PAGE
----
“We allowed Jacobsen into our homes to meet our families and accompany us to the Inner Sanctuaries of our black world, including the Central Intelligence Agency,” Barnes writes. “The Vietnam veterans have Jane Fonda … we have Annie Jacobsen, who is becoming wealthy trashing those who fought for her freedom.”
Barnes admits he has not seen scripts for the series, but he predicts that because of the twisted tale of the Nazi/Russian saucers, “much of the Roadrunner legacy will never be told, and what has been revealed will be exploited by the hate zombies who wander the gutters of the Earth feeding off of literary garbage. I am deeply insulted, shamed and sorry for what our veterans are about to be exposed to.”
So, I’m thinking he will not be attending the red-carpet series launch.
ON A RELATED NOTE …
The Atomic Testing Museum will host what’s shaping up to be one heck of a presentation about the military and UFOs. Five former government insiders — including two officers attached to the Air Force’s Project Blue Book UFO study — will tell what they know on Sept. 22. Las Vegan Col. John Alexander will be part of the panel, as will Nick Pope, who was the “UFO guy” for Britain’s Ministry of Defense for several years. The real coup for the event is the presence of Col. Charles Halt, deputy base commander at a U.S. nuclear base in Britain during the so-called “Bentwaters incident,” a dramatic, still-controversial encounter between U.S. forces and something very unusual. I don’t know if the event will reveal any “UFO secrets,” as promised in promotional literature, but anyone who is interested in the subject could not ask for a better, more credible group.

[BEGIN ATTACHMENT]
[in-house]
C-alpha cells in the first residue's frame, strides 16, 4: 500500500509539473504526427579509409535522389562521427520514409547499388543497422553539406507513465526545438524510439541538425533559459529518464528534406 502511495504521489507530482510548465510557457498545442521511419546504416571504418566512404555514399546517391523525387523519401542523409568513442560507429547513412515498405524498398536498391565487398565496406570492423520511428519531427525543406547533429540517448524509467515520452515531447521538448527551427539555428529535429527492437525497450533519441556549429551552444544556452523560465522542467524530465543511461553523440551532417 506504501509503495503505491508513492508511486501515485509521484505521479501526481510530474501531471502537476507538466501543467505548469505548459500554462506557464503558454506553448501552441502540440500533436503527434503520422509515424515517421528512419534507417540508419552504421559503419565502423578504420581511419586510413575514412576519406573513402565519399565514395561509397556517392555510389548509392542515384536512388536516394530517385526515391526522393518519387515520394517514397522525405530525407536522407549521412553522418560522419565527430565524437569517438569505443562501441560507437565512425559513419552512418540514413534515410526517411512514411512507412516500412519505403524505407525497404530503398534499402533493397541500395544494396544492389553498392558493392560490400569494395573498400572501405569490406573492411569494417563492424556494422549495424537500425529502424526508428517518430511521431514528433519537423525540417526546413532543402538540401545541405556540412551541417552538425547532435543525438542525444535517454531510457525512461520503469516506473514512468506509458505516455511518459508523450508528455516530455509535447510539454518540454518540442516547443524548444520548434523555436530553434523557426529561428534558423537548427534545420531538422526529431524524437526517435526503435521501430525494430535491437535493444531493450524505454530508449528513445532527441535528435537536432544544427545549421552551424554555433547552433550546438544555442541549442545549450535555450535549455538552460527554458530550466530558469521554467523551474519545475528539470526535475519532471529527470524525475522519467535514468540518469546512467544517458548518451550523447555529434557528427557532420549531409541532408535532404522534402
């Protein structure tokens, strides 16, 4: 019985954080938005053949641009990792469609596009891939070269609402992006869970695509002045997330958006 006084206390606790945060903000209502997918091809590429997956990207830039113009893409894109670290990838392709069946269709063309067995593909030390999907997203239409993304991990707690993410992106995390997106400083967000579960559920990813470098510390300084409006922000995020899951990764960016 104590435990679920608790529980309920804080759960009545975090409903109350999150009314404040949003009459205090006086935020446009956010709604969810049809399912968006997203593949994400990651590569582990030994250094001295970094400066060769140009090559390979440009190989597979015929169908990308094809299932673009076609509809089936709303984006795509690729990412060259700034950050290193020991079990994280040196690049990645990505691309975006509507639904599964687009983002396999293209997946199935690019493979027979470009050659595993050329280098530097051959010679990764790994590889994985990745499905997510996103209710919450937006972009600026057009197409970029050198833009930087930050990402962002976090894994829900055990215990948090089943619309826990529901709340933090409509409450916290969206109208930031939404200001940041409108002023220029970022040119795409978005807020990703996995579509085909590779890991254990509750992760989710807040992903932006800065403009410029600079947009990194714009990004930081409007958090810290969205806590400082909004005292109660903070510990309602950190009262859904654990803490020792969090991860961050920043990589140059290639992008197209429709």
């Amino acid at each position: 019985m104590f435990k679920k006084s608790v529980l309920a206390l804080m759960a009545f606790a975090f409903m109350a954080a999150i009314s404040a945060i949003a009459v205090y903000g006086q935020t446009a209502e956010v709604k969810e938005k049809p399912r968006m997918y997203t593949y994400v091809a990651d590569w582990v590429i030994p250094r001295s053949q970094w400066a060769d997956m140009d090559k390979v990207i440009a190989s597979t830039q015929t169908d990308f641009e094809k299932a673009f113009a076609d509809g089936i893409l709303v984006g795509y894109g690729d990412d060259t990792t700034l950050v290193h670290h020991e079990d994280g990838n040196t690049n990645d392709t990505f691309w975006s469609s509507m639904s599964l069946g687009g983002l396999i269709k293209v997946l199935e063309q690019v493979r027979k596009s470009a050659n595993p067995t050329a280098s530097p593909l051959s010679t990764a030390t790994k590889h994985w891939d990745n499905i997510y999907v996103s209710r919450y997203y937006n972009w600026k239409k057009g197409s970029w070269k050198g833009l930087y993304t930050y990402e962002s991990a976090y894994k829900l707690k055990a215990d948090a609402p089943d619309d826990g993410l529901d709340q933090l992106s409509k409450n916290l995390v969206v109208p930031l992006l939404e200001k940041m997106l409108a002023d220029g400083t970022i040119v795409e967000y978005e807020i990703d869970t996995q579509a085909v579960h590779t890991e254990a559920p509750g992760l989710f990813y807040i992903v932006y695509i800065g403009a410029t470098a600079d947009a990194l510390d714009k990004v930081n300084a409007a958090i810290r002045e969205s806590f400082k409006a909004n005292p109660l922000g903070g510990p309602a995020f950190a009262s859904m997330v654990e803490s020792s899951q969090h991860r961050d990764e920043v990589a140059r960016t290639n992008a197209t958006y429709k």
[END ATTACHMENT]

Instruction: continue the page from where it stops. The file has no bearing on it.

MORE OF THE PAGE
WYNN VS. FRANCIS: LINE OF THE WEEK
Soft porn mogul Joe Francis learned an expensive lesson about messing with casino kingpin Steve Wynn. A California jury awarded Wynn at least $20 million in damages after Francis alleged Wynn threatened to have him whacked. Francis says Wynn threatened to hit him in the head with a shovel and dump his body in a hole in the desert. While I really love stuff that sounds like it is straight out of Casino, I knew when I heard it that Francis would lose. A shovel? A hole in the desert? C’mon. If Francis had concocted a story about Wynn wanting to feed his entrails to the Mirage dolphins, or sticking him in a cage with Montecore, he might have had a better chance with the jury.
Wynn was reportedly at his silver-tongued best during the trial and persuaded jurors that it would make no sense for him to issue death threats, given the intense government scrutiny of the casino industry. Then he issued what has to rank as the best line of the week. According to one news report, Wynn said that sensational claims made by Francis might prompt Nevada gaming regulators to launch an investigation of Wynn. That’s a rip-snorter, isn’t it?
GEORGE KNAPP is a Peabody Award-winning investigative reporter for KLAS Channel 8. Reach him at firstname.lastname@example.org.